For Lumet, that question was raised not only by story beats or the downturn of a plot, but the performance itself. The lingering irresolution was just as apparent in the beautiful difficulty of Pacino’s craft as it was in the screenplay. As Lumet later wrote, “Yes, Al Pacino challenges you. But only to make you more honest, to make you probe deeper…[he] isn’t terrifically articulate, but he’s got a built-in sense of the truth.” Obsessed with performing from a young age, Pacino honed his craft at the Actors Studio, where he studied with Lee Strasberg, known for popularizing a new type of acting in America loosely described as “the method.” Whatever Lumet is getting at in his description of “truth” (and that might be related to the cultural cachet awarded to contemporary male method actors that Angelica Jade Bastién has detailed at the Atlantic), Pacino carries it in his voice and body. It is evident on his face and in the little home his large hazel eyes seem to occupy, protected by the sharp thin lips of curled eyelids and those deep bags that catch an occasional glance.
Between 1970 and 1980, Pacino starred in eight films, working with a roster of actor-driven directors like Lumet, Francis Ford Coppola, Sydney Pollack, Norman Jewison, and Jerry Schatzberg. Across these roles he became an emblem of a particular kind of battle for a particular kind of truth. In those battles he searched for meaning and reckoned with loss and, in that search for meaning, sometimes lost himself. Even when he was distraught or suffocating, his anxious desire to carve out an identity persisted (sometimes through violence). As the vaguely reluctant son Michael Corleone in The Godfather (1972), he steals himself away from his friends, his family, and his self. At the end of the first film, he closes the doors on his wife, Kay (Diane Keaton), with the anxious ease needed to close the doors on everything and everyone. At the end of the second, he distances himself from his family, finding that the strongest connection to his brother Fredo (John Cazale) is forged in fratricide. His lineage defines his future and reluctance permeates his being.
In Scarecrow (1973), Pacino plays Francis “Lion” Delbuchi, a down-on-his luck dude whose confusion and failure to care for the person he loves most is sublimated in the hope that, with his new friend Max (Gene Hackman), he will create a beautiful car-wash business. Francis is obsessed with parables and new beginnings, weaving stories at every moment possible. He finds a philosophy of life in one tale describing that when a crow descends onto a farm the crow doesn’t fly away because he is afraid of a scarecrow. Rather, the crow finds the fake figure funny, and laughs. In return for this moment of joy, the crow avoids becoming a nuisance and leaves the farmer alone. That story, told with sincerity and a subtle awareness of how sometimes the only way pain can be articulated is through humor, reflects the characters that Pacino so often embodied. The man who began his career as a stand-up comedian seemed driven to roles where being a nuisance was necessary to disrupt the rickety systems that wielded power.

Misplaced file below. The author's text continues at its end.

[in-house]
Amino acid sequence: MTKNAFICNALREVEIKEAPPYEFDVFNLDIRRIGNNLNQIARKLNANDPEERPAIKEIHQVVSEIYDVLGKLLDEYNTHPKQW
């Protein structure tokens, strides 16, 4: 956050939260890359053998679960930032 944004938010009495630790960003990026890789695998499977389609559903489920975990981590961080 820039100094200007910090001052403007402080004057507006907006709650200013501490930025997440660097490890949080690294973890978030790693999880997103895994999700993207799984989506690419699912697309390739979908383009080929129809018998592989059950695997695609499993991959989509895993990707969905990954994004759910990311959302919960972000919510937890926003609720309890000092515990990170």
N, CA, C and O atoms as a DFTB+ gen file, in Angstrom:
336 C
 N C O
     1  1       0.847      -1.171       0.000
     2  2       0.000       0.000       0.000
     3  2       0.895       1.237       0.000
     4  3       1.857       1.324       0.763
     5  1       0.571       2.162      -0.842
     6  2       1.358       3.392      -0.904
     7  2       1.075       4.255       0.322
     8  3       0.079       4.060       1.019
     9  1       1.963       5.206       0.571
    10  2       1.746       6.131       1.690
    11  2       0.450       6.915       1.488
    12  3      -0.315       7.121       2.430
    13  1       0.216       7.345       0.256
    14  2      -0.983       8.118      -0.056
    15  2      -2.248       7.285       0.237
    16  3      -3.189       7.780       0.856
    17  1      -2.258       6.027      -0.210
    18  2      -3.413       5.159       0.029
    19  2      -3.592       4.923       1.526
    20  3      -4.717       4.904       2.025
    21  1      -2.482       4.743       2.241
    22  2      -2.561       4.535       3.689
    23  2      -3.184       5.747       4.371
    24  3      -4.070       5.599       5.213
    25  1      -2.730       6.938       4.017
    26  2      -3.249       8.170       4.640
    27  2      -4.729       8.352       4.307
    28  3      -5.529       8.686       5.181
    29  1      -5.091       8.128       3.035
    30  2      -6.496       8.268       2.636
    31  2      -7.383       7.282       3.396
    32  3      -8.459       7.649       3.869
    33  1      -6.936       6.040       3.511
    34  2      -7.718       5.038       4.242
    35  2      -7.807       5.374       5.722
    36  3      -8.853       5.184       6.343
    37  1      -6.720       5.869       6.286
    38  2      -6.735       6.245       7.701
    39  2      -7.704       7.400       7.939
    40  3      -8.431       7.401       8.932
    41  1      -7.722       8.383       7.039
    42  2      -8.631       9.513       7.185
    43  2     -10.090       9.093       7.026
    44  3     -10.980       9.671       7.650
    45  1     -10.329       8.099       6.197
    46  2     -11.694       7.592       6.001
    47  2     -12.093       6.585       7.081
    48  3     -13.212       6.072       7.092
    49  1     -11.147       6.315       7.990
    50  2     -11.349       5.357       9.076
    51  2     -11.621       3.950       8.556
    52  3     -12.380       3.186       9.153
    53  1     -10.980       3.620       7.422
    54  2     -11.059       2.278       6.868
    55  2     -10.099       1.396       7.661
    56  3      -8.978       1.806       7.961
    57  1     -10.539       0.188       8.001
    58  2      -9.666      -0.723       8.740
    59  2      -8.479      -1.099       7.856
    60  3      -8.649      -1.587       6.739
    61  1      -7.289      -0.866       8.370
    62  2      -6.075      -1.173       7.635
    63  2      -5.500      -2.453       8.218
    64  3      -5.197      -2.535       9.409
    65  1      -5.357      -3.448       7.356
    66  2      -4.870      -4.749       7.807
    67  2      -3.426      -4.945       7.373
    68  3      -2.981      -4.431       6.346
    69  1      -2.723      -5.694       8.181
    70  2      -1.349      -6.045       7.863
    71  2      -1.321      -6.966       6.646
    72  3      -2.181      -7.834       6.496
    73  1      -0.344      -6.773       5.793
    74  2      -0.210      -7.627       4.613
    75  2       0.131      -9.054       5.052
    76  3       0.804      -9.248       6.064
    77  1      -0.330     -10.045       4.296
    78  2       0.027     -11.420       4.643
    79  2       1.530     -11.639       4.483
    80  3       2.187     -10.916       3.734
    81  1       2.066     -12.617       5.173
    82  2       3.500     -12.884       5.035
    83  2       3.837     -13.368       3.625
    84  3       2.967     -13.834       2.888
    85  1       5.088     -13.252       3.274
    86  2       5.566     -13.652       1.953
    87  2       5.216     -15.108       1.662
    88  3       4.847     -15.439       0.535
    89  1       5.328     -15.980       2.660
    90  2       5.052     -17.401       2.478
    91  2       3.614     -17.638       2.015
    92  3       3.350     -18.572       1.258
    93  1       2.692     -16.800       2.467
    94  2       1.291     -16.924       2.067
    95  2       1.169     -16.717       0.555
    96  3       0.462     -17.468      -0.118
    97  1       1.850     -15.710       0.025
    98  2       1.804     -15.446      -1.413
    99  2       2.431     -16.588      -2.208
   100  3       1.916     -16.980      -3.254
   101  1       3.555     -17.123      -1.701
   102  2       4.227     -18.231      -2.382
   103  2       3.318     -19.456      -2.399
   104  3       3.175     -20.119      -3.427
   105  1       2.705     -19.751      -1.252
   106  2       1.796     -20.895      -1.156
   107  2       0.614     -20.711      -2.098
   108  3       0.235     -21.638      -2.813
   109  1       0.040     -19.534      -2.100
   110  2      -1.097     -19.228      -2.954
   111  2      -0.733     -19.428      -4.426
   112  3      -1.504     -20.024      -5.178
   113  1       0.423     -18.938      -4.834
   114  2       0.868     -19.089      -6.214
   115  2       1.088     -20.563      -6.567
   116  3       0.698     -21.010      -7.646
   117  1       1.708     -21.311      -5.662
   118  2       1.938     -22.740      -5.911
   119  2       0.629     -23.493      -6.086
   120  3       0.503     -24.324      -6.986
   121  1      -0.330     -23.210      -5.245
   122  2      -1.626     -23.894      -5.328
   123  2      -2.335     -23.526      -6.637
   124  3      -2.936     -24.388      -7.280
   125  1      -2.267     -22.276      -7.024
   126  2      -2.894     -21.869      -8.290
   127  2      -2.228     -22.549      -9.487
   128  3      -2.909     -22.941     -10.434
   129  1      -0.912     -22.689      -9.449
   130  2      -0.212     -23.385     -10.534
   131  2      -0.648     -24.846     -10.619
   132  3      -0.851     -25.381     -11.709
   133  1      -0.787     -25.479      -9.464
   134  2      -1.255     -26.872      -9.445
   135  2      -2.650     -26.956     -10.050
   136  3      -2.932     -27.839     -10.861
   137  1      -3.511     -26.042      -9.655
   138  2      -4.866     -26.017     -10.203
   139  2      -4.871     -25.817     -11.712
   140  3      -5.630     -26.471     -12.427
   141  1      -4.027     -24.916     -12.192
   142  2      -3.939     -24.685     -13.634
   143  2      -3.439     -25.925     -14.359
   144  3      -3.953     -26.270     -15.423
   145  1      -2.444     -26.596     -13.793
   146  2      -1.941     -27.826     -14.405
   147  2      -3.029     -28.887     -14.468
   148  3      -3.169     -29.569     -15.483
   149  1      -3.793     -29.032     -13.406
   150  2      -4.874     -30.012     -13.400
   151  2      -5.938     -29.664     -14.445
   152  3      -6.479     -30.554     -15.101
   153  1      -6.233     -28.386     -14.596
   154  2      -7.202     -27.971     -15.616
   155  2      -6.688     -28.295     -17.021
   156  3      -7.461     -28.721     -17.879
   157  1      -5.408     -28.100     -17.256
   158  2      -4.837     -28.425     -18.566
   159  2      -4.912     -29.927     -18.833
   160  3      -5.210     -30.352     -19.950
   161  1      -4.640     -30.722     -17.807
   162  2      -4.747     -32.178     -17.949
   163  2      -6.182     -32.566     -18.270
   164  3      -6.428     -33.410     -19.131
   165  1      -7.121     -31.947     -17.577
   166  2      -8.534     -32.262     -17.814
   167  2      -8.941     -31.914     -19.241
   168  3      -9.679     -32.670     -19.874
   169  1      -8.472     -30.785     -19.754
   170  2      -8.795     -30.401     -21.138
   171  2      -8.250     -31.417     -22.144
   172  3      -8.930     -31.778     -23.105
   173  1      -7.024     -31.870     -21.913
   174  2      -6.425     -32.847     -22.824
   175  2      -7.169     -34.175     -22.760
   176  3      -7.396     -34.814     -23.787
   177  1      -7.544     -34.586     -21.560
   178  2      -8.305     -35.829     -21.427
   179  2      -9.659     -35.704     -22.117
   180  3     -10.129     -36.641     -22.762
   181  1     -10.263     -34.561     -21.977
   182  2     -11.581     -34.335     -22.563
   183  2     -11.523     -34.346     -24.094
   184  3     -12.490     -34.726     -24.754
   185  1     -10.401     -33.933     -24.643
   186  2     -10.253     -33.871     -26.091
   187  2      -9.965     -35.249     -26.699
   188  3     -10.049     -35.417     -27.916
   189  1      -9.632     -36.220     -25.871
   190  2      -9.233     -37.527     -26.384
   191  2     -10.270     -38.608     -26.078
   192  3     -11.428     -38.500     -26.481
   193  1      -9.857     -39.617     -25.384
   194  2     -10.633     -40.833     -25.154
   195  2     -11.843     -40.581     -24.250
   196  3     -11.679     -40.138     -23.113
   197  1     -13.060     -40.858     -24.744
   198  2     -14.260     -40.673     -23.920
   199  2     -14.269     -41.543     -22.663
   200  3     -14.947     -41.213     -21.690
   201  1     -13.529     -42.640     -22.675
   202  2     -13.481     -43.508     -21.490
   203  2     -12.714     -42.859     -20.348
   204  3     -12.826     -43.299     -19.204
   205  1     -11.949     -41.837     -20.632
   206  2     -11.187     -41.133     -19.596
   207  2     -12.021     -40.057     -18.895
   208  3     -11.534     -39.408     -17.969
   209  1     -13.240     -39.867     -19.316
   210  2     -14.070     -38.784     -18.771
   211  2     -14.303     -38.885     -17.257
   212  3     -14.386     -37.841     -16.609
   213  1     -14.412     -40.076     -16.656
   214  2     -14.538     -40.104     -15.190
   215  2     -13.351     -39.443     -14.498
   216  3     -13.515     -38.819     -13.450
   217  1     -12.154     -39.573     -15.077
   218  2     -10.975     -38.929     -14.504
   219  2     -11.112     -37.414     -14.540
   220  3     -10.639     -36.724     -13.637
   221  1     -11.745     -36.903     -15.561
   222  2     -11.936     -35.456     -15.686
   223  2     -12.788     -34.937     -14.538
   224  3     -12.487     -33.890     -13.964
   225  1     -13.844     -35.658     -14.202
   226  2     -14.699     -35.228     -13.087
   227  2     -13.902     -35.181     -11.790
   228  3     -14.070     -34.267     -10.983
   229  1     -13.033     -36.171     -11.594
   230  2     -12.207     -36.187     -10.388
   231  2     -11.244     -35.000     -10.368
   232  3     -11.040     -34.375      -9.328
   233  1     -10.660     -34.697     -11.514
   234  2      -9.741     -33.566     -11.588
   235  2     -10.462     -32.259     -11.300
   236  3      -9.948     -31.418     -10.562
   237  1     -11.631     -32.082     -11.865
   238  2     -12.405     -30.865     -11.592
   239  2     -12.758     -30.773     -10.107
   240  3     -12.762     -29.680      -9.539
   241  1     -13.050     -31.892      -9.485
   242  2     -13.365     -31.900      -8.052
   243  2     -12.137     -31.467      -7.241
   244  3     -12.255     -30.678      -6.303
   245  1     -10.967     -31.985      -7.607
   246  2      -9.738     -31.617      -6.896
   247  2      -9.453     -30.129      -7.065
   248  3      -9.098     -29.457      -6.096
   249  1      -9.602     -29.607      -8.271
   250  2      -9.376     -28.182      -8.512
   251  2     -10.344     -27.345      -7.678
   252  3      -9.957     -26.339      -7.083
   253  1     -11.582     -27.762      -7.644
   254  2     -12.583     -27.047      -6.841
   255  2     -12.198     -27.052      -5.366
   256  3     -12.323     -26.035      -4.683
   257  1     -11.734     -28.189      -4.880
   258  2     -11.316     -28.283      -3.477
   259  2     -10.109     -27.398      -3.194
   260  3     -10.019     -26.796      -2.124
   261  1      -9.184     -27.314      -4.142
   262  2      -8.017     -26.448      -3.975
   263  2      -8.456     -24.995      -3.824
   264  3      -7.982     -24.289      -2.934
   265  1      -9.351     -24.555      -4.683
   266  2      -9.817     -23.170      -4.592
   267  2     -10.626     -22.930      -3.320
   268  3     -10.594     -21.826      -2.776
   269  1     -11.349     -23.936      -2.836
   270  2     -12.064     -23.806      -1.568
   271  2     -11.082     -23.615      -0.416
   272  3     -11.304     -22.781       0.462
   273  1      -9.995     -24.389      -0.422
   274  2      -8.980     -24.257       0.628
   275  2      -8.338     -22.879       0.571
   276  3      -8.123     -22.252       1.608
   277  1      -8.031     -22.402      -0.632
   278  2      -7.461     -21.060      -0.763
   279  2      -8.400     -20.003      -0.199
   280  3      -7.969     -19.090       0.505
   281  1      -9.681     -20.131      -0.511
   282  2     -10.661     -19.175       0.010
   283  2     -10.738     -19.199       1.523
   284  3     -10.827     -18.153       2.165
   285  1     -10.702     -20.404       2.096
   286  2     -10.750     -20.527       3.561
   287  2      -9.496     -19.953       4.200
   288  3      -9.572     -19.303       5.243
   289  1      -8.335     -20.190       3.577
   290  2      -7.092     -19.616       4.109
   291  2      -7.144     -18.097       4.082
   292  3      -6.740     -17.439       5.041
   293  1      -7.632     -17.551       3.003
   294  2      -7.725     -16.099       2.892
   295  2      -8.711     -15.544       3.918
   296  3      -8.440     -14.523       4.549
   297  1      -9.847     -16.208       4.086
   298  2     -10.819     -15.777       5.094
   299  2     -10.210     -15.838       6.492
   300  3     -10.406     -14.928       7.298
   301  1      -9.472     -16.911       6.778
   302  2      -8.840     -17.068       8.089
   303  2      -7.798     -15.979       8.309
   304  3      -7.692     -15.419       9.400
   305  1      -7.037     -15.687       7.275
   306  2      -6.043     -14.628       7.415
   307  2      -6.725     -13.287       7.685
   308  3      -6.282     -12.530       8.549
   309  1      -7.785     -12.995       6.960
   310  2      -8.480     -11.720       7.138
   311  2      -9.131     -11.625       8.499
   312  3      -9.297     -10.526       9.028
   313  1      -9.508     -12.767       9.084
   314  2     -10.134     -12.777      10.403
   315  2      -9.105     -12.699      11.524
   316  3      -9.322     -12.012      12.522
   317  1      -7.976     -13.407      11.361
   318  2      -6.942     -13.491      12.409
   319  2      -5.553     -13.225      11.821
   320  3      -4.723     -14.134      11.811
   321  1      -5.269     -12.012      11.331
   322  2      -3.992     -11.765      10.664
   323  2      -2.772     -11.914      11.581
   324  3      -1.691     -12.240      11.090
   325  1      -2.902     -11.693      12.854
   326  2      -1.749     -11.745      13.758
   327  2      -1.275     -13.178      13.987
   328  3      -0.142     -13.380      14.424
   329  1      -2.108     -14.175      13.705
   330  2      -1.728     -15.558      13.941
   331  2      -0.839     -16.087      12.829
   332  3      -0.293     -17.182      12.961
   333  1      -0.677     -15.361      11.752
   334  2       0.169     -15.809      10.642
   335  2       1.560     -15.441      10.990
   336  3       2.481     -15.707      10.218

In a New Yorker piece from a few years ago, the then-seventy-four-year-old Pacino reflected on his anxieties as an actor: “I feel like an outsider who got on the inside, so I’m inside out, if you know what I mean. Or outside in.” That outsider status was on display throughout the Seventies, and was no more apparent than in Norman Jewison’s …And Justice for All (1979). At the time, critics discounted the movie as an incoherent blend of humor and self-righteous seriousness, describing it as “soapy” and “idealistic.” In the nearly forty years since its release, it has unfortunately faded from view as just another entry in the overflowing library of courtroom dramas, albeit one distinguished by Pacino’s explosive performance as the lawyer Arthur Kirkland, who delivers the film’s climactic courtroom speech (“You’re out of order!”). The movie’s closing shot is a freeze-frame of a befuddled Pacino staring into the camera as he plops down onto the courtroom steps. In the end, what came for Serpico comes for Kirkland: The dream that you can change the game by playing the game is ruthlessly dashed.
The philosopher Stanley Cavell suggests that “if the character lives and dies with the actor, that ought to mean that the actor lives and dies with the character.” Even through the Reagan years Pacino continued to be reborn as the relatable outsider scratching at something bigger. Often, Pacino’s characters found that meaning in fatherhood. In Author! Author! (1982), he portrays a playwright contending with a lack of inspiration and a failing marriage, while yearning to care for his many (step)children. In the following year’s Scarface, Pacino’s Tony Montana, assured by the corporate slogan “The world is yours,” seeks to wield power as the new (god)father of the drug game. And then in 1985, the strains of parenthood play out in the historic and historical bomb Revolution, in which Pacino plays a father trying to save his son during the American Revolution. After those three films, Pacino stepped away from cinema, as Hollywood’s bright lights became burdening drapes. The familiarity which defined his career had become a curse; as he once told an interviewer, “People just think they know you right away.”